Mars continues its eastward trek against the backdrop of Gemini the Twins this week. Shining at magnitude 1.8, the Red Planet appears slightly fainter than the constellation’s brightest stars, Castor and Pollux. Mars lies nearly 15° high in the west-northwest 45 minutes after sundown and doesn’t set until 10:30 p.m. local daylight time. If you turn a telescope on the planet, you’ll see a featureless disk that spans just 4″. You can use Mars as a guide to finding Mercury tonight. With binoculars in hand, scan 9° to Mars’ lower right and some 7° above the horizon. The inner planet shines at magnitude –0.6 and appears obvious to the naked eye once you know where to look. A telescope reveals Mercury’s 6″-diameter gibbous disk. The two planets approach each other as the week progresses, and Mercury will become an easier target than Mars. A week from tonight, magnitude –0.1 Mercury stands 2.5° to its neighbor’s lower right.
The Moon reaches perigee, the closest point in its orbit around Earth, at 7:15 p.m. EDT. It then lies 228,978 miles (368,504 kilometers) away from us.
Saturday, June 8
Venus pokes above the horizon in the east-northeast an hour before sunrise. The brilliant planet shines at magnitude –3.8 and appears conspicuous in the predawn sky as twilight brightens. If you view the inner planet through a telescope, you’ll see a nearly full disk that spans 10″.
Sunday, June 9
The First Quarter Moon hangs high in the southwest as darkness falls, then sinks steadily toward the western horizon throughout the evening hours. Our satellite officially reaches First Quarter phase at 1:59 a.m. EDT tomorrow morning (10:59 p.m. PDT tonight). The Moon lies in southern Leo, some 10° southwest of 2nd-magnitude Denebola and nearly twice as far east-southeast of 1st-magnitude Regulus.
Brilliant Jupiter reaches opposition and peak visibility tonight. It rises in the southeast at sunset and climbs highest in the south around 1 a.m. local daylight time. Shining at magnitude –2.6, the giant planet is the night’s brightest celestial object with the exception of the waxing gibbous Moon and Venus, which doesn’t rise until morning twilight is well underway. Jupiter resides among the background stars of southern Ophiuchus the Serpent-bearer. When viewed through a telescope, the gas giant’s disk spans 46″ and shows incredible detail in its cloud tops. You’ll also see the planet’s four bright moons. Io, Europa, and Ganymede line up in that order east of Jupiter while Callisto is the lone moon west of the planet.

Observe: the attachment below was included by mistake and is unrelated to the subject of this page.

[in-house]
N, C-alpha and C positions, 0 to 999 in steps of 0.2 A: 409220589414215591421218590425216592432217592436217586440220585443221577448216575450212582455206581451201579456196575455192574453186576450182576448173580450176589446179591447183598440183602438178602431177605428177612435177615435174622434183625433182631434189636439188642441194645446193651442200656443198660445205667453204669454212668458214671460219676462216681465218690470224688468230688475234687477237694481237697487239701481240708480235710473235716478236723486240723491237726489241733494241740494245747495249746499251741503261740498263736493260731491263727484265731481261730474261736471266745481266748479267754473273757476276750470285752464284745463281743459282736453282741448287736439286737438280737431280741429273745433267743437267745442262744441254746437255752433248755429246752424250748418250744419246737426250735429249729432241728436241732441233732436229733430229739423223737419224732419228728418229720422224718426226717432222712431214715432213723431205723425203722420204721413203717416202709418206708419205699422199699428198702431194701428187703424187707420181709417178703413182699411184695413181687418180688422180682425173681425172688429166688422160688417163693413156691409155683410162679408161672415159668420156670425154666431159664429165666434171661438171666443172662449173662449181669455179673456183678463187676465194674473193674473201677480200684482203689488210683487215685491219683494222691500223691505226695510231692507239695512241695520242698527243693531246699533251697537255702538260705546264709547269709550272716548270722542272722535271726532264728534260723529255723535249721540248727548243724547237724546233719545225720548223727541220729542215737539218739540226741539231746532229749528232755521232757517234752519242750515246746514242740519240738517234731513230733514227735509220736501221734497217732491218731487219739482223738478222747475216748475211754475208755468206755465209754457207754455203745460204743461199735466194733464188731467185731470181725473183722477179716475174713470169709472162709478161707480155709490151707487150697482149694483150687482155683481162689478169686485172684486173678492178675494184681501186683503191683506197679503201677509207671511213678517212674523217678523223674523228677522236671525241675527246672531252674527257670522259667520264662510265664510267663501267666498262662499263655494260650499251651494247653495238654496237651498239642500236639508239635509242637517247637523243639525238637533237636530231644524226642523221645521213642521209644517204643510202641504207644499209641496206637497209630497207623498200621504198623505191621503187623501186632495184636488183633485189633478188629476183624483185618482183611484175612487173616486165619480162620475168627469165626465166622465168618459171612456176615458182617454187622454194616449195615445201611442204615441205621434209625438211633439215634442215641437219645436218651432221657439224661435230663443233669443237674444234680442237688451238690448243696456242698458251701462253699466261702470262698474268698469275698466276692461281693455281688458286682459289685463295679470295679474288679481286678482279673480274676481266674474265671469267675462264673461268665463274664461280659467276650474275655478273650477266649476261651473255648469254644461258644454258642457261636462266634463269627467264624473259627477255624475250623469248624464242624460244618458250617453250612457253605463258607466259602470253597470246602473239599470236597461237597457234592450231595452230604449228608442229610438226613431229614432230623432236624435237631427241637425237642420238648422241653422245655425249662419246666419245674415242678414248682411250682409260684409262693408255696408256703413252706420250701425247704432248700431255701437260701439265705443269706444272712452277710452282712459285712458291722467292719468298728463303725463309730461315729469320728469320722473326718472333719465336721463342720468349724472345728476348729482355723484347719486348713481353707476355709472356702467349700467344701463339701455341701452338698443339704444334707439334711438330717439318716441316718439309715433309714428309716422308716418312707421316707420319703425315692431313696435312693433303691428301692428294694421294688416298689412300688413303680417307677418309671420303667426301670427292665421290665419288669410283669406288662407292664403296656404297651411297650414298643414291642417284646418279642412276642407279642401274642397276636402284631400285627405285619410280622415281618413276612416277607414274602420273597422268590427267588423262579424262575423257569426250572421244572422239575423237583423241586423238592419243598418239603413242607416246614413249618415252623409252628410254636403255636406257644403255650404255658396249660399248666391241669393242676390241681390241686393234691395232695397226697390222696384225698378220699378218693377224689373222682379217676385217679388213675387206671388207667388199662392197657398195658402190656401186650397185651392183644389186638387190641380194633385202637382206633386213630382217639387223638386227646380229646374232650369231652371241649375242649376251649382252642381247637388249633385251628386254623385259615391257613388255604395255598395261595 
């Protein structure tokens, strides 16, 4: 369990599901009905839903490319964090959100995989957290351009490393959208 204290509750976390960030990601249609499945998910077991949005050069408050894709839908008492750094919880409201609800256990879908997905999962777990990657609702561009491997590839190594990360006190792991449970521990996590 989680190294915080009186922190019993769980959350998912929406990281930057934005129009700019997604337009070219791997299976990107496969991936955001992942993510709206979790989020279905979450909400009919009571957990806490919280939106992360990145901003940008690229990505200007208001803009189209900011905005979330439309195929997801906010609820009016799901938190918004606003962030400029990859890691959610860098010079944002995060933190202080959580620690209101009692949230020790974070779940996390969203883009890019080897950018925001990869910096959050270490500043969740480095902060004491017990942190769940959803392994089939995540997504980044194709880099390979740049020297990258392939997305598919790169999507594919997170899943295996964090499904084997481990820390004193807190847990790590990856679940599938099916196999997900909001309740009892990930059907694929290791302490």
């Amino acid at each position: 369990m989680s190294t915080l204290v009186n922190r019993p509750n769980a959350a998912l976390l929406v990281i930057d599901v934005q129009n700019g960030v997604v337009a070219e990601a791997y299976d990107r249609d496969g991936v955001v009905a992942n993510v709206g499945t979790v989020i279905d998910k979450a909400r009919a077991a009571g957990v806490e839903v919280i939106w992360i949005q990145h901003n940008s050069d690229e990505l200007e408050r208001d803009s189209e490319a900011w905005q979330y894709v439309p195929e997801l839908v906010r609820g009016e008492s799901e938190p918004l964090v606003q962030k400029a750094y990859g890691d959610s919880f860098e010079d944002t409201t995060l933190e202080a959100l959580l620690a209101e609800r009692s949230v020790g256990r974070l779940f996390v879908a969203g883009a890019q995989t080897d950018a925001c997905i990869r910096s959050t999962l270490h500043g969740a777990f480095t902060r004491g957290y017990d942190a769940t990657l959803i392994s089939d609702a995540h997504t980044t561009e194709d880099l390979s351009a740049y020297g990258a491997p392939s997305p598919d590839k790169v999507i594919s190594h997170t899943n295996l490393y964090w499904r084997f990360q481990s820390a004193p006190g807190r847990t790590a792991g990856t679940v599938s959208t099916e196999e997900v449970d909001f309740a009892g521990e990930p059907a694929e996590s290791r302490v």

Tuesday, June 11
Look high in the northwest after darkness falls this week and you’ll be greeted by the familiar sight of the Big Dipper. You can use the dipper — the sky’s most conspicuous asterism, a recognizable pattern of stars that doesn’t form a complete constellation shape — to find two of the spring sky’s brightest stars. If you follow the curve of the handle to the south, you’ll easily spot Arcturus. This magnitude 0.0 star, which belongs to Boötes the Herdsman, lies some 30° from the end of the Big Dipper’s handle. It is the fourth-brightest star in the whole sky and the second- brightest visible from mid-northern latitudes. And if you continue the curve another 30° past Arcturus, you’ll arrive at magnitude 1.0 Spica, the luminary of Virgo the Maiden. An easy way to remember the two is with the phrase: “Follow the arc to Arcturus, then drive a spike to Spica.”